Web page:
According to the UN Refugee Agency there were about 21.3 million refugees worldwide in 2015.
Now consider that there are round about 7.5 billion people in the world. That means refugees represent somewhere in the vicinity of 0.3% of the world’s population.
Taking into account all displaced persons (that’s refugees, asylum seekers and people who are displaced from their homes but still living in their own country) that percentage rises to almost 0.9%. That sounds small—but it represents 1 in 113 people!
All of which started me thinking: if displaced persons were evenly distributed throughout the world, how many would I know personally enough to greet them in the street, or notice they were missing? Maybe 6 or 8? Perhaps more? And, because I have a large extended family, one or two could easily be from my family.
But displaced persons are not evenly distributed—meaning that many of us have no personal experience that allows us to know and feel what it is to be displaced. Therefore, to begin to understand, we need to hear the stories of refugees, asylum seekers and internally displaced persons. So do children.
1) When children hear the stories of refugees they get to know some of the bravest, most resourceful people on the planet—the kind of people who make ideal heroes;
2) The stories help them to process the images they will inevitably be exposed to via news and social media;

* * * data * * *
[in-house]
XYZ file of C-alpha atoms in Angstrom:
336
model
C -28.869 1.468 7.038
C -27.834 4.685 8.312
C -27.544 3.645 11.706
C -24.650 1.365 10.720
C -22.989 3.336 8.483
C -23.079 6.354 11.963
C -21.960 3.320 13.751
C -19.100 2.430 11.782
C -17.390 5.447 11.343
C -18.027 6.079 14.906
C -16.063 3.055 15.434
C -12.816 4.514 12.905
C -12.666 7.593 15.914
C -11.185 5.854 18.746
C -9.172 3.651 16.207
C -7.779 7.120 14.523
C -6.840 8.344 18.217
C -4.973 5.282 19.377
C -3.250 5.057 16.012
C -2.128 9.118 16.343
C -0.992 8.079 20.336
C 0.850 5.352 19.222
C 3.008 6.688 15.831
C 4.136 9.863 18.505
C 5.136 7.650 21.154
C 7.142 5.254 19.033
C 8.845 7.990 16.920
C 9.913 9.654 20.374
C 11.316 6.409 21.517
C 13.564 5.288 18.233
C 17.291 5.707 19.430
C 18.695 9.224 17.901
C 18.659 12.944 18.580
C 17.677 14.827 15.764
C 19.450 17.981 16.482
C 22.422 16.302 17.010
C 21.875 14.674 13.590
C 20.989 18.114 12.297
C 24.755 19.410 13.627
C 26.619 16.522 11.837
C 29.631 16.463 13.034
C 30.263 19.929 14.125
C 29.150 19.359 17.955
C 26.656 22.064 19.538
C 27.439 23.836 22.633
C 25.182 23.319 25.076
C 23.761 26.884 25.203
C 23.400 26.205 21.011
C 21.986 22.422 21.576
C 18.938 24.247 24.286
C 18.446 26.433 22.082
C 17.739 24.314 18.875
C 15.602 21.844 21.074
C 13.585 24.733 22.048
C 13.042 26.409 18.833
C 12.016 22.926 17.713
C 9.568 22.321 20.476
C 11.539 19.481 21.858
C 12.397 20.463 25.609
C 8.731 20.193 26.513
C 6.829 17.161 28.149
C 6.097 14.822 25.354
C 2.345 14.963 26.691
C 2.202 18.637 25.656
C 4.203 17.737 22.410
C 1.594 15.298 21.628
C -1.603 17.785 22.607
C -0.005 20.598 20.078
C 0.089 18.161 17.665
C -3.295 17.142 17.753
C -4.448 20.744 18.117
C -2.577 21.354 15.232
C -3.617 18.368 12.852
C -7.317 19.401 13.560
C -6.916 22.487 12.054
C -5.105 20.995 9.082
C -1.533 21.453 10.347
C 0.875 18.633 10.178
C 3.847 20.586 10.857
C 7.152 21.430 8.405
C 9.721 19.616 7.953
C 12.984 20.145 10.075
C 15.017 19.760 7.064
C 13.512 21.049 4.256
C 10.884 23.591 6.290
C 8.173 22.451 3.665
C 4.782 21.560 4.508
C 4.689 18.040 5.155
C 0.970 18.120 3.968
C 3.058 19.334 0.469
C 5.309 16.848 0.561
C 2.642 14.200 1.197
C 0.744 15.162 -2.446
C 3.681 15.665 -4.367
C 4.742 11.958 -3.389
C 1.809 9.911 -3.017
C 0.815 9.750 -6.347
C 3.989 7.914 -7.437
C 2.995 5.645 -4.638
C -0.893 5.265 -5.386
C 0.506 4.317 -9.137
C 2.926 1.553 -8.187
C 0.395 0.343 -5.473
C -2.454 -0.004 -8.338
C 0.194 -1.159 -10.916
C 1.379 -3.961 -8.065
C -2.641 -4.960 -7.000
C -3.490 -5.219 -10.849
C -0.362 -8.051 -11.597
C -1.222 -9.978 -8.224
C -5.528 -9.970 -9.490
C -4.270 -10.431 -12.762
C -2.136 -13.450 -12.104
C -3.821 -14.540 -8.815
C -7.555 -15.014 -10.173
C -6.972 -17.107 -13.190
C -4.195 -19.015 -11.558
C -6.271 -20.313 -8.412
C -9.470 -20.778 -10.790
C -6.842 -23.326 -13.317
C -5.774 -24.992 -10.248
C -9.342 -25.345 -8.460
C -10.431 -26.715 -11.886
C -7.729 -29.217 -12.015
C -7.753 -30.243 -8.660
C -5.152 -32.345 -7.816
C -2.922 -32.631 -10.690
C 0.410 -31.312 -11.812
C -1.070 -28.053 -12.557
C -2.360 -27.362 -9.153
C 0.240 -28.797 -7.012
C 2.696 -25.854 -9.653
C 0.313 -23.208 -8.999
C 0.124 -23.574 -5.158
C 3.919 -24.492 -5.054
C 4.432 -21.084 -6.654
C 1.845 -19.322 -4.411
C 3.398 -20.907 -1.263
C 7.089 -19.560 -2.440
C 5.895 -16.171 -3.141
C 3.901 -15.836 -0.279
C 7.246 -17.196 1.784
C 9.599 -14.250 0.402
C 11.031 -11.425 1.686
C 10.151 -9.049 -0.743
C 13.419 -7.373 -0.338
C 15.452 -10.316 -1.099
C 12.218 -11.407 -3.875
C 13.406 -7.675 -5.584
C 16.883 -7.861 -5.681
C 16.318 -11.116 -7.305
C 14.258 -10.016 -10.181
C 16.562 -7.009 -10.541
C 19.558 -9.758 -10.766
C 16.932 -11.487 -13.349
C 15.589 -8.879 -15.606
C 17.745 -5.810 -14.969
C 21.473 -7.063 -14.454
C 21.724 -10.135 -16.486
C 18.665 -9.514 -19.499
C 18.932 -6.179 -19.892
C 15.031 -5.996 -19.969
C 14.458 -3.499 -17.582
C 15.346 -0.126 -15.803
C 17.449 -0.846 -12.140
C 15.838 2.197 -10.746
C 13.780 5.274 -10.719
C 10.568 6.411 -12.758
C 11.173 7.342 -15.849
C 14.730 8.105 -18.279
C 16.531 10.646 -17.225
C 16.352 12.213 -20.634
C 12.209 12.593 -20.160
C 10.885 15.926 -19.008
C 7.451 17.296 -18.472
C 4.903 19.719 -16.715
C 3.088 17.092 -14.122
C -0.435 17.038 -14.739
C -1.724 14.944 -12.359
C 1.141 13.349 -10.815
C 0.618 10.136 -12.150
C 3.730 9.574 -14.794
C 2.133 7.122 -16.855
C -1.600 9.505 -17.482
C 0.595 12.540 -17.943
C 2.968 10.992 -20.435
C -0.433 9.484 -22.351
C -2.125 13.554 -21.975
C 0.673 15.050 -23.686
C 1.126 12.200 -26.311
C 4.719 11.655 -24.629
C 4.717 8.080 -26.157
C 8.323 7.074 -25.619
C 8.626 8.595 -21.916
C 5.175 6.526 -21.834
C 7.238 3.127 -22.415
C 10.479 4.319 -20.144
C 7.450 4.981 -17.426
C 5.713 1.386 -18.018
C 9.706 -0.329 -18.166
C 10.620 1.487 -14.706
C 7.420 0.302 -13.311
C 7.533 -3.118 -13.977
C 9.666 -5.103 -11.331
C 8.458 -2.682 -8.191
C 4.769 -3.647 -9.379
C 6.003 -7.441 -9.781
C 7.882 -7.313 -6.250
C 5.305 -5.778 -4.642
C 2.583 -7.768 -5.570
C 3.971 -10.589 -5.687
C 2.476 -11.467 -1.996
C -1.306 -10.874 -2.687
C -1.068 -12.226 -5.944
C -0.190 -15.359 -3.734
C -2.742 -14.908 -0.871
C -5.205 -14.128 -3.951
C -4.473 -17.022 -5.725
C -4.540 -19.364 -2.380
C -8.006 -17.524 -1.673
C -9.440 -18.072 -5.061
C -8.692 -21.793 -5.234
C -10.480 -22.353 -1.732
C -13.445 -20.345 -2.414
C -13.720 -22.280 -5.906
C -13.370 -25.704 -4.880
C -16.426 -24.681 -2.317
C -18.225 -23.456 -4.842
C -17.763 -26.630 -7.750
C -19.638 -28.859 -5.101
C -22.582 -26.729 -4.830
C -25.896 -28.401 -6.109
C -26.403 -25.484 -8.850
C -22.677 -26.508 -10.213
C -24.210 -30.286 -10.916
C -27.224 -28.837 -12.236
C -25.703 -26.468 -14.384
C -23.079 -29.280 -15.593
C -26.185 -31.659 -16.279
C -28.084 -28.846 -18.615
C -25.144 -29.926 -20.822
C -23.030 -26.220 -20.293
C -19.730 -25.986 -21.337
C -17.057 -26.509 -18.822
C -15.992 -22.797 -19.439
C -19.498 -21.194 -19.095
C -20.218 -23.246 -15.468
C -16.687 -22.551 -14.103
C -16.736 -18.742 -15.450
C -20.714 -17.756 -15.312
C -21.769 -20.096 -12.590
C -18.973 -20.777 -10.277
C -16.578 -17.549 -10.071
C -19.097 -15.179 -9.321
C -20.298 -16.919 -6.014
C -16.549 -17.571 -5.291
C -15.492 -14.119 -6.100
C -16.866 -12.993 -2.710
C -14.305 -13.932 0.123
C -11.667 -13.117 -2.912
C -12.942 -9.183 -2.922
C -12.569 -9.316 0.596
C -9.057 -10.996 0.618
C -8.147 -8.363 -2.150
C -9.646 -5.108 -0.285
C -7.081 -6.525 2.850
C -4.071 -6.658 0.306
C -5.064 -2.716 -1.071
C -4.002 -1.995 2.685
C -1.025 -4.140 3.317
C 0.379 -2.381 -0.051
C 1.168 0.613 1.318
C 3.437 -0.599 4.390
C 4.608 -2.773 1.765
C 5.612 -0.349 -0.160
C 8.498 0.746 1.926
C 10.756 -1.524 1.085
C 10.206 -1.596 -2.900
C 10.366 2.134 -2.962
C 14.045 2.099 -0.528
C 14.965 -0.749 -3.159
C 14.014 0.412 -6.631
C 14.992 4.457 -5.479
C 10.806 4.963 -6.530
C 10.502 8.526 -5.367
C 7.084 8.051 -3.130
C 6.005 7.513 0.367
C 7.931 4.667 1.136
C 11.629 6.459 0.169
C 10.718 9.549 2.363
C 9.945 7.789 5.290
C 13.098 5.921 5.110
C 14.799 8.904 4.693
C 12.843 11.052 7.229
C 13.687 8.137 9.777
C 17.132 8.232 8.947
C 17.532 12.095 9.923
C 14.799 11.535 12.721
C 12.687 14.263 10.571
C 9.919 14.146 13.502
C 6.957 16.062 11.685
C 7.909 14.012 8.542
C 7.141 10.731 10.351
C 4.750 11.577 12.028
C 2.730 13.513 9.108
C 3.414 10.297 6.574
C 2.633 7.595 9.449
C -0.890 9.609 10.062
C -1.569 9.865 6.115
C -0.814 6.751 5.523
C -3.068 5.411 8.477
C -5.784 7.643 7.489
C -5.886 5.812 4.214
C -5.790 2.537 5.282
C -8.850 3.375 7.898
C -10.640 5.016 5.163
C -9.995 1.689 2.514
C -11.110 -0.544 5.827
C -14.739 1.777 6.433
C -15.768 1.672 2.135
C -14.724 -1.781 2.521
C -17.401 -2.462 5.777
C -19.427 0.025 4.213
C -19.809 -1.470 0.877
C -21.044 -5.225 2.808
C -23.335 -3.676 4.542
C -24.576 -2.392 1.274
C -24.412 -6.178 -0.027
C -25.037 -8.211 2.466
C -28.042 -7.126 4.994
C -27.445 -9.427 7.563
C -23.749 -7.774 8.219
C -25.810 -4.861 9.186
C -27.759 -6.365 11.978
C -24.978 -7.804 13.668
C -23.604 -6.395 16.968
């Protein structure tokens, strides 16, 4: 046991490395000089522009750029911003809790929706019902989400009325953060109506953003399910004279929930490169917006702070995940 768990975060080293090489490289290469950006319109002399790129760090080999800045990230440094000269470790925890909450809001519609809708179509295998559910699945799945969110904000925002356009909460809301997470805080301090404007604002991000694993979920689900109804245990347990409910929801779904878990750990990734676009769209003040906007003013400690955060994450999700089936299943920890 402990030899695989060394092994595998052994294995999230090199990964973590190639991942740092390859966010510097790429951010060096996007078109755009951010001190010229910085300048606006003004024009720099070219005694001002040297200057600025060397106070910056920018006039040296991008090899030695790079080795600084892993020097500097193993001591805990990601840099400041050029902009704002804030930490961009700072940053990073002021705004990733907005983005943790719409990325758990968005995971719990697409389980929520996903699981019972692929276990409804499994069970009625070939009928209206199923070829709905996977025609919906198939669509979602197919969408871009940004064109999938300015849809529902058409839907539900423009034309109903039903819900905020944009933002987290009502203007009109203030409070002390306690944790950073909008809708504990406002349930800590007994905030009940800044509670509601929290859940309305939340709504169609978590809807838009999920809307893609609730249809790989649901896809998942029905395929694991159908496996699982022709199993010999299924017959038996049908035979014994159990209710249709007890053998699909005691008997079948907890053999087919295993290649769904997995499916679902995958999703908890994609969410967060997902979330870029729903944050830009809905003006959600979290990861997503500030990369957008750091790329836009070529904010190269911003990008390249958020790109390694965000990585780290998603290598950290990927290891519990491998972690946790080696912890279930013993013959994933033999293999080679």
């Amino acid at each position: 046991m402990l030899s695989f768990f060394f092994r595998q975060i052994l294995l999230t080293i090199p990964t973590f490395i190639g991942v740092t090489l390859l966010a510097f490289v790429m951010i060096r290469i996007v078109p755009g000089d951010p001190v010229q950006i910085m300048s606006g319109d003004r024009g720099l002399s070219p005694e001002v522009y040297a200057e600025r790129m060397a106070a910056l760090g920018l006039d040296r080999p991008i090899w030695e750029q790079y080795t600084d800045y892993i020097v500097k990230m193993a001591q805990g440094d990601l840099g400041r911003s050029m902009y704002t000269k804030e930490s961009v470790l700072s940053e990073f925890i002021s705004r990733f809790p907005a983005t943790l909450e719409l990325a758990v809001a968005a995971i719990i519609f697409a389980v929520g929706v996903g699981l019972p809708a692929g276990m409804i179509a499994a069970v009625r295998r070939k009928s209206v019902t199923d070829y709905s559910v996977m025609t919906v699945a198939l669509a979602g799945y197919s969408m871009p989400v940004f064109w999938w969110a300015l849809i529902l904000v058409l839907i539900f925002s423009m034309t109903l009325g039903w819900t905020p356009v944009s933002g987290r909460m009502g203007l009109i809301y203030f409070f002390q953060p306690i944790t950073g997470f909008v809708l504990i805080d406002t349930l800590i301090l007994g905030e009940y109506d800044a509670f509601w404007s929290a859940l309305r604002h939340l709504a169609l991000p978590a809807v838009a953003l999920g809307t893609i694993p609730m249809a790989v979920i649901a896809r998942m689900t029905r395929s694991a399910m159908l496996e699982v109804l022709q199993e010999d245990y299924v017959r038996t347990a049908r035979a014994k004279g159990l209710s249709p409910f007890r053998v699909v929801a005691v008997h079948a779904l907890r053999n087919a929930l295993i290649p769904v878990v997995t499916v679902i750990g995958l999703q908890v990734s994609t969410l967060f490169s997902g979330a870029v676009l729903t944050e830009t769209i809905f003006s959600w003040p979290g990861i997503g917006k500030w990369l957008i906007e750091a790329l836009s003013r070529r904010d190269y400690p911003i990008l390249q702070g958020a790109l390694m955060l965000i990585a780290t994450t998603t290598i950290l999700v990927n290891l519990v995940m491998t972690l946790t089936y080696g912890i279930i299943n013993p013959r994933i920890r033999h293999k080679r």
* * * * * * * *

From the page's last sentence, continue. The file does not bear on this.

3) The stories allow them to witness—which is, in itself, a powerful act and one that implies connection and concern;
4) The stories offer hope and optimism because they can show the end while real life trudges through the middle of the story;
5) The stories bring things that unite us into focus by throwing simple, real, human thoughts, dreams, and hopes into focus; and
6) The stories offer insights into trauma and injustice without requiring those who were traumatised to live through ‘the agony of bearing witness’. (That's especially true of picture books.)
One of the best ways to move a story from being removed and distant to being personal and integrated into a child’s life, is to own the story. Often that translates to owning a book. There are rights that come with ownership—the right to return to the story at any moment, the right to interact with the story both physically and emotionally, and the right to share the story.
So, next week, we’ll be featuring 5 picture books about the experience of refugees. And each book will cost less than $15 AUD to buy so that they can more easily find their way to your bookshelf. (That price point translates to somewhere around the $10 USD mark.)
They'll be a mix of explicit refugee stories and profound, gentle metaphors. We hope you’ll find a book or two you’d like to add to your own bookshelf over the next little while.
In the meantime, here are four of our favourite picture books about refugees. They exceed that <$15 AUD price marker (though not by much) but are extraordinary stories about courage, friendship, family, and culture. They, together with next week’s books, contain stories that will help to develop a heart for displaced people and increase connections with humanity.
And as ever, they’re not just for children!
See you next week,
P.S. I found this short video compelling and very helpful for understanding the scale and spread of the issue of displaced people around the world. You might like it too.